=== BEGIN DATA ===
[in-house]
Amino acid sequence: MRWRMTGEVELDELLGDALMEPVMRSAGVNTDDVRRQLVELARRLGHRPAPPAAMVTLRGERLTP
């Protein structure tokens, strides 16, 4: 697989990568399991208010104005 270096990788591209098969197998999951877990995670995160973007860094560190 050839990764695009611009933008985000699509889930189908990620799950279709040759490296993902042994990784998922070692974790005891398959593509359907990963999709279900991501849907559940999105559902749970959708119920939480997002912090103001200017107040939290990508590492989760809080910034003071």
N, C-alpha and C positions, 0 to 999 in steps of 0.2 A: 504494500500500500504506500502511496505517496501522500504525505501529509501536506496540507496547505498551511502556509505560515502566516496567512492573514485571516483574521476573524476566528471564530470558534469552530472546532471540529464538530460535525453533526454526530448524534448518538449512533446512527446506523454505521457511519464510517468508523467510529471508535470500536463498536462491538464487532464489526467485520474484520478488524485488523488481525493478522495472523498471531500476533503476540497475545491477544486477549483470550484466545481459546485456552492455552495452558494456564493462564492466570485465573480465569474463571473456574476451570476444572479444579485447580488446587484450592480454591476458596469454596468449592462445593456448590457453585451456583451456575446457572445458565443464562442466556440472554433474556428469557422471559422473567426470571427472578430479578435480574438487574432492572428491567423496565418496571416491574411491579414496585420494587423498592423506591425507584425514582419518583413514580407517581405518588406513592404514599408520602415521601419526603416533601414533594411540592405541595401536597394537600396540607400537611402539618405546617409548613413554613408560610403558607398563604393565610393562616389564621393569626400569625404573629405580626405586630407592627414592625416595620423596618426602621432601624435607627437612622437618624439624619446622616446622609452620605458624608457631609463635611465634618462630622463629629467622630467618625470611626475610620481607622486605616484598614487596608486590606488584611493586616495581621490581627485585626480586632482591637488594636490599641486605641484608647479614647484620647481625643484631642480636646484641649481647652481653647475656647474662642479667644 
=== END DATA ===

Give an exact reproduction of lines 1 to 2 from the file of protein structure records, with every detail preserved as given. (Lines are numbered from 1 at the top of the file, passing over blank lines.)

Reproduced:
[in-house]
Amino acid sequence: MRWRMTGEVELDELLGDALMEPVMRSAGVNTDDVRRQLVELARRLGHRPAPPAAMVTLRGERLTP